It creates a dramatic tension that will leave you at the edge of your seat. Could the Doctor actually achieve peace this time? “Just this once, everybody stops killing each other,” so to speak. And as a special bonus, the accompanying interviews see Hollywood and RSC star Christopher Eccleston dropping into a pitch perfect Sea Devil impression. What more could you want? Total joy.

 

Doctor Who: Lay Down Your Arms. Cover by Caroline Tankersley (c) Big Finish Productions Ninth Doctor Adventures Big Finish Productions Bertha Von Suttner Christopher Eccleston
Doctor Who: Lay Down Your Arms. Cover by Caroline Tankersley (c) Big Finish Productions

Lay Down Your Arms lays out its themes in rather heavy handed fashion

The Doctor similarly plays peacemaker in second story Lay Down Your Arms. He’s undercover as a music teacher in 19th century Germany’s premiere health spa. But before long he uncovers an alien conspiracy to transform the residents into lethal berserker warriors. It’s a powerful idea to build a story around, with the brainwashed humans recruited as cannon fodder in a war not of their making. Unfortunately, the story lays it on so thickly that the coda of Orphan 55 feels almost restrained in comparison. Blogtor lost track of the number of times our villains sneered out phrases like “what else is war?” or “isn’t every soldier?” on the topic of troops fighting and dying for reasons they don’t understand and for rewards they won’t share.

The script also runs foul of one of the inherent traps of these kind of Doctor Who stories. Lay Down Your Arms takes its name from the seminal pacifist novel by Bertha Von Suttner, who also fills the role of the Doctor’s pseudo companion du jour (or perhaps we should say ‘des tages’). Many celebrity historicals take great pains to avoid diluting the figure’s contribution to history. They avoid having a meeting with the Doctor too directly influence their work. But not only is Lay Down Your Arms (the play) incredibly blunt in its parallels to the themes of Lay Down Your Arms (the book), but its extended epilogue features the Doctor all but pulling out Bertha’s chair and putting the pen in her hand.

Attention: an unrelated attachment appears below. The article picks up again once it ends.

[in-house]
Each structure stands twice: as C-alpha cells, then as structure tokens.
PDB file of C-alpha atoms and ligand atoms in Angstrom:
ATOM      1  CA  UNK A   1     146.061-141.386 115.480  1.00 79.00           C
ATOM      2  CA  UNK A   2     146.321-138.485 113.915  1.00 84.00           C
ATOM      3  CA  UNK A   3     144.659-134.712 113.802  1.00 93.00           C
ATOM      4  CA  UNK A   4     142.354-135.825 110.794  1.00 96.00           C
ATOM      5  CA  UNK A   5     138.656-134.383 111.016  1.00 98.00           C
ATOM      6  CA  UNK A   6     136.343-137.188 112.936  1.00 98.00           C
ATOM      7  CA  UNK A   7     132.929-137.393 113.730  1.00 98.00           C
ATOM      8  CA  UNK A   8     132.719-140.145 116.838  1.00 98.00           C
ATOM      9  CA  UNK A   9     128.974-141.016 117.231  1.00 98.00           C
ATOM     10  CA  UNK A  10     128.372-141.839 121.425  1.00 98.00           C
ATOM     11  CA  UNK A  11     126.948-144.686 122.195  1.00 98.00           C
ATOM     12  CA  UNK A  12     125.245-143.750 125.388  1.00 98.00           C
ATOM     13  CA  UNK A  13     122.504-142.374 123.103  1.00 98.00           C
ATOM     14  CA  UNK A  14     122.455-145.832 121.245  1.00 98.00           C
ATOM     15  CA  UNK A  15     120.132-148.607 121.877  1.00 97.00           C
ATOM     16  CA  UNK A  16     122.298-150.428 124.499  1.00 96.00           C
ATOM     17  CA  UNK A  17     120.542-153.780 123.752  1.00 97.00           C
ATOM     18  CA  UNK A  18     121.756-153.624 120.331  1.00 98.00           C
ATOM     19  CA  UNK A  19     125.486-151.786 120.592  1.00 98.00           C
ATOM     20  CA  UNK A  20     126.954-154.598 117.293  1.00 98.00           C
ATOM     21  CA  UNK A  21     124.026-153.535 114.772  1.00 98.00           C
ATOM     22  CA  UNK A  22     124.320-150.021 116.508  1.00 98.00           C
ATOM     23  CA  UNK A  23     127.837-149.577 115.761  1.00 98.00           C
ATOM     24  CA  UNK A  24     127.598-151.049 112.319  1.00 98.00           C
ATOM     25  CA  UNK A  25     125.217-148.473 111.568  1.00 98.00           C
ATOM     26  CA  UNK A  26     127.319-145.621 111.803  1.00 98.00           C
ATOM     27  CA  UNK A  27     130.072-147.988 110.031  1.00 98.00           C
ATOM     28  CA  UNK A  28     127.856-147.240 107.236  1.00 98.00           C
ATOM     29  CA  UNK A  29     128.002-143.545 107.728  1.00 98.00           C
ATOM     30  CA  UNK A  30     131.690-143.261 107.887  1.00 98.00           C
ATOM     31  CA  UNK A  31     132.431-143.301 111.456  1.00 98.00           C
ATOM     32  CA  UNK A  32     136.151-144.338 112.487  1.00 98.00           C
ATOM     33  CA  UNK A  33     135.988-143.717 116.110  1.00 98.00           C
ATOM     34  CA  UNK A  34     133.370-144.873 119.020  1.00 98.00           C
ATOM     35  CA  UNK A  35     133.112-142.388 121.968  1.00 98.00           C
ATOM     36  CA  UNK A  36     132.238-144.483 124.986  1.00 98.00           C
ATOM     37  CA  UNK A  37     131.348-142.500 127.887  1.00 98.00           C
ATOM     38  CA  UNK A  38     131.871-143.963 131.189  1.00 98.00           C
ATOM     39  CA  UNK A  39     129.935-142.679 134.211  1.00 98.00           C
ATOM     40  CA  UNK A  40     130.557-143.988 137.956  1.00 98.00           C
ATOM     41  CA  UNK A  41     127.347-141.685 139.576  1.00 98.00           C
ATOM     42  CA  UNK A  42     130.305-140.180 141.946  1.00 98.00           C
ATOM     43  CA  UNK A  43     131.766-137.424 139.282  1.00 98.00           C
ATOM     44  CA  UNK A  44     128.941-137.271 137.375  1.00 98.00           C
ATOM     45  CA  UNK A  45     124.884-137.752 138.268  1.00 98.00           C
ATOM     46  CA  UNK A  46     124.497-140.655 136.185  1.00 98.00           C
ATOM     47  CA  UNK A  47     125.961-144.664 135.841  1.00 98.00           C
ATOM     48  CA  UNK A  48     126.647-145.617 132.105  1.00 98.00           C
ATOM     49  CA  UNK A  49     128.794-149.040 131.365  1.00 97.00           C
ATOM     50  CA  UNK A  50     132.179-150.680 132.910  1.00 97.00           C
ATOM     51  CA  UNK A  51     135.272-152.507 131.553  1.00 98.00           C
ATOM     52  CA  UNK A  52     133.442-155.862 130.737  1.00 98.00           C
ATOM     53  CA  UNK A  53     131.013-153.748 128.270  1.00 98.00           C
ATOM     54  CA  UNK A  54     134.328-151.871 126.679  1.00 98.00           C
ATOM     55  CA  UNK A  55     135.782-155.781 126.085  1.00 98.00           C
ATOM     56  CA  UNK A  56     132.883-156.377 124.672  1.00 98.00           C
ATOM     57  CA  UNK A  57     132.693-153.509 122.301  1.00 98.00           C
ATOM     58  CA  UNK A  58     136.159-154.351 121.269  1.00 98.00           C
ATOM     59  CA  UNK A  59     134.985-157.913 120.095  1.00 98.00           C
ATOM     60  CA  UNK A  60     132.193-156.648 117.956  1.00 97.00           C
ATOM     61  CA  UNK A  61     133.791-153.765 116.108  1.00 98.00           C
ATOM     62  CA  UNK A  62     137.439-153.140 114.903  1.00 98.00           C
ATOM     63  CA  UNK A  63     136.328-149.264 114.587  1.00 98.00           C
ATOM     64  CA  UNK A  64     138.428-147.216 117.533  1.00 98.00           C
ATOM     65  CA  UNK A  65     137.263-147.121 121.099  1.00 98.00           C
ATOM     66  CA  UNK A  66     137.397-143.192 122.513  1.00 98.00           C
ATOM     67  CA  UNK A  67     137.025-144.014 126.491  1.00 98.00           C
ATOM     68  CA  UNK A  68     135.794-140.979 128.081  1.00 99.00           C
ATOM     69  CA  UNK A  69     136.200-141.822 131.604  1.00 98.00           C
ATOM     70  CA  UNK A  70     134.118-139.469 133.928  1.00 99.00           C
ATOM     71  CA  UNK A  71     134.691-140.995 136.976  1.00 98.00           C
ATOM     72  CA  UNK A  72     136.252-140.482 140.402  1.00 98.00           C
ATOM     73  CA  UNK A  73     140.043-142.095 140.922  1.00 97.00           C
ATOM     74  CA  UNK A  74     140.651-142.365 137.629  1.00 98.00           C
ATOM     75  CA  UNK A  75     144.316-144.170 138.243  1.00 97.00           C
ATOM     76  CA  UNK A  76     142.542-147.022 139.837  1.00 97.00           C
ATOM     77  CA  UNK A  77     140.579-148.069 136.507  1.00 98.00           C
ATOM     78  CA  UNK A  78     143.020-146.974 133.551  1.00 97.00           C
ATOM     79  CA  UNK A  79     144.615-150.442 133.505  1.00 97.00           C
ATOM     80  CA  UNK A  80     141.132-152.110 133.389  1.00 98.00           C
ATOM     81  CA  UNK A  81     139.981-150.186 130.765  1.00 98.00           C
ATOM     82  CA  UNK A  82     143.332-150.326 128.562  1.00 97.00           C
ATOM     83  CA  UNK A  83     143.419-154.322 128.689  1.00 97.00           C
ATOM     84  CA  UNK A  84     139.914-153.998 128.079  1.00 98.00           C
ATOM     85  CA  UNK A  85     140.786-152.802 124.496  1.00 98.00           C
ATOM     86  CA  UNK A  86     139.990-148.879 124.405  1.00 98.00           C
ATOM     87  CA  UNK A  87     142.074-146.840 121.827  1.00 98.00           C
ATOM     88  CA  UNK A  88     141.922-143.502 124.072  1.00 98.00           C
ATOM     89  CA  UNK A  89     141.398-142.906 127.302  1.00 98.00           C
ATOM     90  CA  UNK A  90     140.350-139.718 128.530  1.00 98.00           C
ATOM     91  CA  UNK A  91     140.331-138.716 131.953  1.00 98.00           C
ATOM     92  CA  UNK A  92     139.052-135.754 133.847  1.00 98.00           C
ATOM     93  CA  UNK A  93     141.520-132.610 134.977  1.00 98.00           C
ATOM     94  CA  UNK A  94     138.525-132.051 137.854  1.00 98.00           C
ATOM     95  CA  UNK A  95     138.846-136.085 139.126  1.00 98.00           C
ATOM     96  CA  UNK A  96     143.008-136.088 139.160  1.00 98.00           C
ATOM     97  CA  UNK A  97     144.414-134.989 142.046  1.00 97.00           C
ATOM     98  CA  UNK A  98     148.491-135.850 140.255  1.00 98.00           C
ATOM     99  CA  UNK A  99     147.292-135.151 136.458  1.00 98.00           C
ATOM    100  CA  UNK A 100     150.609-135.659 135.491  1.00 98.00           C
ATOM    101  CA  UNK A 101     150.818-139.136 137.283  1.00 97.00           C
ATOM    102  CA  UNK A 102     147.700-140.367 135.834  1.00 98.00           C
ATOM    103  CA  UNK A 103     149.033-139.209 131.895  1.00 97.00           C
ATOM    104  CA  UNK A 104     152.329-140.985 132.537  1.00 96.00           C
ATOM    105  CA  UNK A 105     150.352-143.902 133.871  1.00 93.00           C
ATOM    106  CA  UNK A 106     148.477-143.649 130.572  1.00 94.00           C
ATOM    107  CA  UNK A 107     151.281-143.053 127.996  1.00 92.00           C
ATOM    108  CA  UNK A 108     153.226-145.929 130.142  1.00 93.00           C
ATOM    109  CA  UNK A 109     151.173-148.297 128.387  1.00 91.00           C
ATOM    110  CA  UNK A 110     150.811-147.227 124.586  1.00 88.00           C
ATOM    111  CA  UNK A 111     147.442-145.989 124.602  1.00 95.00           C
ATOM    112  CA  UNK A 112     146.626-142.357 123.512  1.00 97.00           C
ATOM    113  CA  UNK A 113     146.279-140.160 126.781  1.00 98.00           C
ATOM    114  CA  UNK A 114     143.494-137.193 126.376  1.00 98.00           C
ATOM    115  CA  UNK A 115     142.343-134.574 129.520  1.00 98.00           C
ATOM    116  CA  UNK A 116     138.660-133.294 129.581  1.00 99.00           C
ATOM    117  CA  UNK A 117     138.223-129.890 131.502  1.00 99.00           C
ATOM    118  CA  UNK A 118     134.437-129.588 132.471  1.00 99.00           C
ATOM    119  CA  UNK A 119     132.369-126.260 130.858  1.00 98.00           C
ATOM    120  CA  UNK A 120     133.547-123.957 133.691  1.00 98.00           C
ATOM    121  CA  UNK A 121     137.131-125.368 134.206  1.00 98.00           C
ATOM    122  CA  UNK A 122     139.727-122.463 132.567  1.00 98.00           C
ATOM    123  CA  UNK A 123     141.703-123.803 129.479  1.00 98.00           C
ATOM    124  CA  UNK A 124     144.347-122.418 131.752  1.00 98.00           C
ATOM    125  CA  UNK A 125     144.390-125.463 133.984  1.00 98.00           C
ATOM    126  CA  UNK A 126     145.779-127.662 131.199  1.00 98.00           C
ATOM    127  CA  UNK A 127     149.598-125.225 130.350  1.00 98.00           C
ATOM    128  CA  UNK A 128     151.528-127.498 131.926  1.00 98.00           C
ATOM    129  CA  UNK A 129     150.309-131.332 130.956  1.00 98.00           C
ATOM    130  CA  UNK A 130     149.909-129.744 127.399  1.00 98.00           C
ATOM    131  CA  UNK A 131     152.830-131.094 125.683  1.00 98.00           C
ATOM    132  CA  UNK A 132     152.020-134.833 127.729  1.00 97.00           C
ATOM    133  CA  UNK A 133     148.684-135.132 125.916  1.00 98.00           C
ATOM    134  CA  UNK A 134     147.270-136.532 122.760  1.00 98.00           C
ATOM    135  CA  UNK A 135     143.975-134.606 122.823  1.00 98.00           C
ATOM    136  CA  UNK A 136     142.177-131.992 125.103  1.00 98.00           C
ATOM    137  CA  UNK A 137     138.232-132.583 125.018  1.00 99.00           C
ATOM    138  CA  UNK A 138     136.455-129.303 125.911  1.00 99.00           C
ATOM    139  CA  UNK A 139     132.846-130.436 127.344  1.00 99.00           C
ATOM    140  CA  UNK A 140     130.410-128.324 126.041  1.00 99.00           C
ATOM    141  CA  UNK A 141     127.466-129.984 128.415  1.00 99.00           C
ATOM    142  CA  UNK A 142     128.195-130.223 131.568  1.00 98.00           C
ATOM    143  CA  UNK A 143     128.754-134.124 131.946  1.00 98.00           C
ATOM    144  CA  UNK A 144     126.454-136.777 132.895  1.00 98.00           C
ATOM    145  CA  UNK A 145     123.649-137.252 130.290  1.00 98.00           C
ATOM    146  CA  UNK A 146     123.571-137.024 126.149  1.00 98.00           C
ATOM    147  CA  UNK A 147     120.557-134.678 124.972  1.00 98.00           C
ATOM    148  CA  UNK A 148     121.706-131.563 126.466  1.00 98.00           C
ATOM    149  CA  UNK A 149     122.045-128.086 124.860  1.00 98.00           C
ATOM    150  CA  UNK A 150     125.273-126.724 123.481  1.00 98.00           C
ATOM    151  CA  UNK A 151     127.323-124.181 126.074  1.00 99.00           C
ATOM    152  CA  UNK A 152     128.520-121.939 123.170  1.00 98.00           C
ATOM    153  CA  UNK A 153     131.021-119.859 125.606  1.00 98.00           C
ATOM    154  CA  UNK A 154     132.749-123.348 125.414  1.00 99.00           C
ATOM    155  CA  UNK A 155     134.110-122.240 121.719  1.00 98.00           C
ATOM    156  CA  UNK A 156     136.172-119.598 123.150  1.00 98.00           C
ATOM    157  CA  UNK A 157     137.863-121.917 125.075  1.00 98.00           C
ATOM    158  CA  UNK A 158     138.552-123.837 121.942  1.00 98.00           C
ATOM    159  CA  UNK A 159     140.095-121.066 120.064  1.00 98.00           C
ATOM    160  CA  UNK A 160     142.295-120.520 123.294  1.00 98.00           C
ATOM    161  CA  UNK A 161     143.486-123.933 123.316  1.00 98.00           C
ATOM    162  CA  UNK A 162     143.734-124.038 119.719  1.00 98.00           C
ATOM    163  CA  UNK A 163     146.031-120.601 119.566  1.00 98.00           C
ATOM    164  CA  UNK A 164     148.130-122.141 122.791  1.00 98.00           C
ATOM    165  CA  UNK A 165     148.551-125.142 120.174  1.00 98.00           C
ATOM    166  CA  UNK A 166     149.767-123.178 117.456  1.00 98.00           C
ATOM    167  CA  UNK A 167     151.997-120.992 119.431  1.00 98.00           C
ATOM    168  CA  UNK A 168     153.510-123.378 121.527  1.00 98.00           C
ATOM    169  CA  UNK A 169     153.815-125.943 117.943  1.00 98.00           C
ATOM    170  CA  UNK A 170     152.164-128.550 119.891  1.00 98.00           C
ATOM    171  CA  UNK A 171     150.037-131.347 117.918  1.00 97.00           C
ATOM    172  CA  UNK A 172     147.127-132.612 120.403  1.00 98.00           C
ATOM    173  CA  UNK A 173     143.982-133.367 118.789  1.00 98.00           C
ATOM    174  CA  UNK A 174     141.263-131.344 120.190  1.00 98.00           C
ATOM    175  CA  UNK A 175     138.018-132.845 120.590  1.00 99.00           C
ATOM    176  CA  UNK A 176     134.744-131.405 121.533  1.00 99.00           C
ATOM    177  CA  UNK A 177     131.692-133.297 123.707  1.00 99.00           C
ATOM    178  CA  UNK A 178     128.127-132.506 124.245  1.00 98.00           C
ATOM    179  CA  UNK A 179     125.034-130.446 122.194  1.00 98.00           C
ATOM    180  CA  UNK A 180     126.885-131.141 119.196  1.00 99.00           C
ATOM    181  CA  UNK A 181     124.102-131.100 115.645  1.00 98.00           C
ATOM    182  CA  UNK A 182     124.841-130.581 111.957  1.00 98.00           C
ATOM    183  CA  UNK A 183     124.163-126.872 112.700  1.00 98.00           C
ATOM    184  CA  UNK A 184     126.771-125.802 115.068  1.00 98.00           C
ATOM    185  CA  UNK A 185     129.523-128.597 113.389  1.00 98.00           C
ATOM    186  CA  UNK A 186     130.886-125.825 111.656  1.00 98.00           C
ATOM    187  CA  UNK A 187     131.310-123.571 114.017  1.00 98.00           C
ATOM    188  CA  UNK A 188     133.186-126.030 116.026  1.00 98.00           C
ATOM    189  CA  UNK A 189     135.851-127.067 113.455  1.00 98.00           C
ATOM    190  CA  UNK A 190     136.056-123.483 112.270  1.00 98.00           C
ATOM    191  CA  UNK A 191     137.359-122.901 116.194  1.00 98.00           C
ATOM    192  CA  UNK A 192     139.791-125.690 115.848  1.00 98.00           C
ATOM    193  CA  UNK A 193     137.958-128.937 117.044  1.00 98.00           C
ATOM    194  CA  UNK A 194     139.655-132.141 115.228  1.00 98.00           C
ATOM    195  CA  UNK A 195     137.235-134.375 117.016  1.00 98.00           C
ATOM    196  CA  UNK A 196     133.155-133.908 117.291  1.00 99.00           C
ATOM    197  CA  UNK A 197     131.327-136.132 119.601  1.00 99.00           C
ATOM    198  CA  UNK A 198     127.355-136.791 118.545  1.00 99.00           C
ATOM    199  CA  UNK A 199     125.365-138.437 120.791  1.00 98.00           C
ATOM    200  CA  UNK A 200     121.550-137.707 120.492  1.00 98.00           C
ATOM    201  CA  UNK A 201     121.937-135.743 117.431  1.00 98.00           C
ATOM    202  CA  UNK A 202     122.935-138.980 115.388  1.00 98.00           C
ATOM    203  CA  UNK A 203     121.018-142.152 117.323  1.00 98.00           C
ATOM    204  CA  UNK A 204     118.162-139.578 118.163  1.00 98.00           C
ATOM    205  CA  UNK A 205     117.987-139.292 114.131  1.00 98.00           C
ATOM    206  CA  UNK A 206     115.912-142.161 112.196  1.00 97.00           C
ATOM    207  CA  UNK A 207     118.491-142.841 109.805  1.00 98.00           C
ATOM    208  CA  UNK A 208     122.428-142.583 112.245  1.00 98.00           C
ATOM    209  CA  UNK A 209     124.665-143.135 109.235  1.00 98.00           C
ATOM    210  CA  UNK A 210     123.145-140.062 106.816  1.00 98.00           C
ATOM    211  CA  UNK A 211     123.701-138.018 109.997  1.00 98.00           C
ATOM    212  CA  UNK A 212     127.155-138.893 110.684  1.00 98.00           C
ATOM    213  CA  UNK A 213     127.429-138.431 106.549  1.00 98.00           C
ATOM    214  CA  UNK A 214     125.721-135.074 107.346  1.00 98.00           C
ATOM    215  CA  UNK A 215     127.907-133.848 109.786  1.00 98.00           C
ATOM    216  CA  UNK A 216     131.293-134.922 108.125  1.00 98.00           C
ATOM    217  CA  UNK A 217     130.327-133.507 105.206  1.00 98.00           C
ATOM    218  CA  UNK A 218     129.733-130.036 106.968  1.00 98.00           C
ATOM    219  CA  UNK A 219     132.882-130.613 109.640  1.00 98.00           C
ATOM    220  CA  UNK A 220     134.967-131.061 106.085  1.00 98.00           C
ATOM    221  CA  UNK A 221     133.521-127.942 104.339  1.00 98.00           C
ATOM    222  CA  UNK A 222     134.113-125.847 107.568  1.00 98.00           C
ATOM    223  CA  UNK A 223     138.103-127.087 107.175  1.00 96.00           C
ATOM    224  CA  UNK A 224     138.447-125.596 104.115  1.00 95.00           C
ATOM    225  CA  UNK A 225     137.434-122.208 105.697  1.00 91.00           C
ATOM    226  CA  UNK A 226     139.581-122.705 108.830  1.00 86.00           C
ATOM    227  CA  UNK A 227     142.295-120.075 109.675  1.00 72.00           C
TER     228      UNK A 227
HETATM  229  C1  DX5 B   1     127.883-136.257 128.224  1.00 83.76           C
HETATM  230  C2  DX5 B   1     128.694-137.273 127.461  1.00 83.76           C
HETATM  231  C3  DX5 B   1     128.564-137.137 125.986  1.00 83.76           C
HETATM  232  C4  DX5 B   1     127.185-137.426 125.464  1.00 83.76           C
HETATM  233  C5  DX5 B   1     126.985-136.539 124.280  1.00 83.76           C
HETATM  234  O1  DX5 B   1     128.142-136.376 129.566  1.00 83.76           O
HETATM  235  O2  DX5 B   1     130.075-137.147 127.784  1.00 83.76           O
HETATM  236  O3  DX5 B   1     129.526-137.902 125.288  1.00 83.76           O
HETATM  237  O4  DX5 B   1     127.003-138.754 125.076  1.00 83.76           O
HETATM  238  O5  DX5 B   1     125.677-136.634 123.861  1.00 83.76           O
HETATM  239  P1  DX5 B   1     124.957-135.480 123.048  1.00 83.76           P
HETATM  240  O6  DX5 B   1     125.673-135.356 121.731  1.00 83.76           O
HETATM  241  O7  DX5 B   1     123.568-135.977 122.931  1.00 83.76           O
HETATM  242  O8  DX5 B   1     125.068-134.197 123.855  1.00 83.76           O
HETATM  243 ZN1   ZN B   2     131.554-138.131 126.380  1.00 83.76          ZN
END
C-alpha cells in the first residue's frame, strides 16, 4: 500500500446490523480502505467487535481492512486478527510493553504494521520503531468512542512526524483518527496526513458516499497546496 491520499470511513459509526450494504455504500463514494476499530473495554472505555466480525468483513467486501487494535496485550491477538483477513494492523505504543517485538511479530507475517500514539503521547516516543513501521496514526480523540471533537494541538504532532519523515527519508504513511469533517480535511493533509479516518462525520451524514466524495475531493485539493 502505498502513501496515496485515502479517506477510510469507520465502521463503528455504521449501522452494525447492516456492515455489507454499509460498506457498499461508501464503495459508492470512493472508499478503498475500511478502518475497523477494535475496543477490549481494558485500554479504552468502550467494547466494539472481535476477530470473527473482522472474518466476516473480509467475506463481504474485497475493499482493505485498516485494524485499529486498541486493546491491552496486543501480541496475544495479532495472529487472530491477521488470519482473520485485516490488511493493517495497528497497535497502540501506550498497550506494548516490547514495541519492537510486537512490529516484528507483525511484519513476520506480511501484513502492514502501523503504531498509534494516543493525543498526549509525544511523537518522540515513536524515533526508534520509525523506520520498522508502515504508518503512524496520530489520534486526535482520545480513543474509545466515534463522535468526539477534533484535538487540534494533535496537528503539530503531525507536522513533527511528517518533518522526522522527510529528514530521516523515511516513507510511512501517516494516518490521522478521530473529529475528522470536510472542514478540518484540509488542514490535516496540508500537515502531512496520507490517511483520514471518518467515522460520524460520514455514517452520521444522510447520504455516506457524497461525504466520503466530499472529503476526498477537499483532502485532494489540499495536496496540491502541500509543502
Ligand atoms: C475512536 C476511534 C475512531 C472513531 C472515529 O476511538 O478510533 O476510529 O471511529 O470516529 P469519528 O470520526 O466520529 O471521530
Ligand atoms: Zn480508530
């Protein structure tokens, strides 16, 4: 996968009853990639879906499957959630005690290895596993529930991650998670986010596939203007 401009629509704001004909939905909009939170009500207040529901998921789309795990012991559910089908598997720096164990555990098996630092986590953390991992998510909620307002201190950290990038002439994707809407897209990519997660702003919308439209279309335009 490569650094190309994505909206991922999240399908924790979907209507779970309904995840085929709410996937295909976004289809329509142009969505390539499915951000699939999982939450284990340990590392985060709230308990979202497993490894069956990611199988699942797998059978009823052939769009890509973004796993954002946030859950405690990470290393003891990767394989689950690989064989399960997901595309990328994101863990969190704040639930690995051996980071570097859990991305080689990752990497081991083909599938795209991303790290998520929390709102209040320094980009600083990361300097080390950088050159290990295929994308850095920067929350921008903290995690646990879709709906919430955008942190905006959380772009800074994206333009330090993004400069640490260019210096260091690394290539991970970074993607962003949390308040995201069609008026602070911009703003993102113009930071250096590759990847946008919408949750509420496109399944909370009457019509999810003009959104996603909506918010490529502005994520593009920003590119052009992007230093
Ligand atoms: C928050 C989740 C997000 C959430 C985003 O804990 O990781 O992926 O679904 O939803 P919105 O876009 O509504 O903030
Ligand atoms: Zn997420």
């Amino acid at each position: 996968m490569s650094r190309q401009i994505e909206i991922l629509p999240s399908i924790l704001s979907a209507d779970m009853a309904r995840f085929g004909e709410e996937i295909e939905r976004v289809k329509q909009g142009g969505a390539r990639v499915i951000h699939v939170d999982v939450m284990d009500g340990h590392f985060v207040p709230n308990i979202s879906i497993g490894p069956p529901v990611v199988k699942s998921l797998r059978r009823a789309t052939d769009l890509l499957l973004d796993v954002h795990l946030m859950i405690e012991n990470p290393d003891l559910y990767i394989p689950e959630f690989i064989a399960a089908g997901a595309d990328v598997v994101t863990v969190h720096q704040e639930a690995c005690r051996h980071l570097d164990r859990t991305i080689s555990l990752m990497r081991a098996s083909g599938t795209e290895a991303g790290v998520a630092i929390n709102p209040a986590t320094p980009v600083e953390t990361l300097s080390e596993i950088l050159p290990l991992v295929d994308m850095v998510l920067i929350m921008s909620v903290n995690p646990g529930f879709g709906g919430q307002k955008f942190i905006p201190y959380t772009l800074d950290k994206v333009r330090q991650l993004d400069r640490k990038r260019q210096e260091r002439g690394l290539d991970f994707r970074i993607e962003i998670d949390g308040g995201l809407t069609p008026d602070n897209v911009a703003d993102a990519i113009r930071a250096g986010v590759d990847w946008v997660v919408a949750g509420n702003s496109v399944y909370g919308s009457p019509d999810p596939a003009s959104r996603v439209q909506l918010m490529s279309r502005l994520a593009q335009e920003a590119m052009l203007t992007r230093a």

Christopher Eccleston has a lot of fun in an episode than shines a light on an often overlooked historical figure

Against all that, Jamie Parker is plainly having a lot of fun as the villains Trinity, giving a wonderfully snide and oily performance. Christopher Eccleston isn’t far behind him, revelling in the Doctor’s good humour even as the world collapses around him. Plus, frankly anything that brings the unfairly obscure Bertha and her Nobel work (available for free via the Guttenberg Project) should be welcomed with open arms.

 

Doctor Who: Flatpack. Cover by Caroline Tankersley (c) Big Finish Productions Ninth Doctor Adventures Christopher Eccleston Liv Chenka Nicola Walker Tania Rebecca Root
Doctor Who: Flatpack. Cover by Caroline Tankersley (c) Big Finish Productions

Flatpack revisits the Doctor’s friendship with Liv and Tania as they’re trapped together in a cleverly conceived retail hell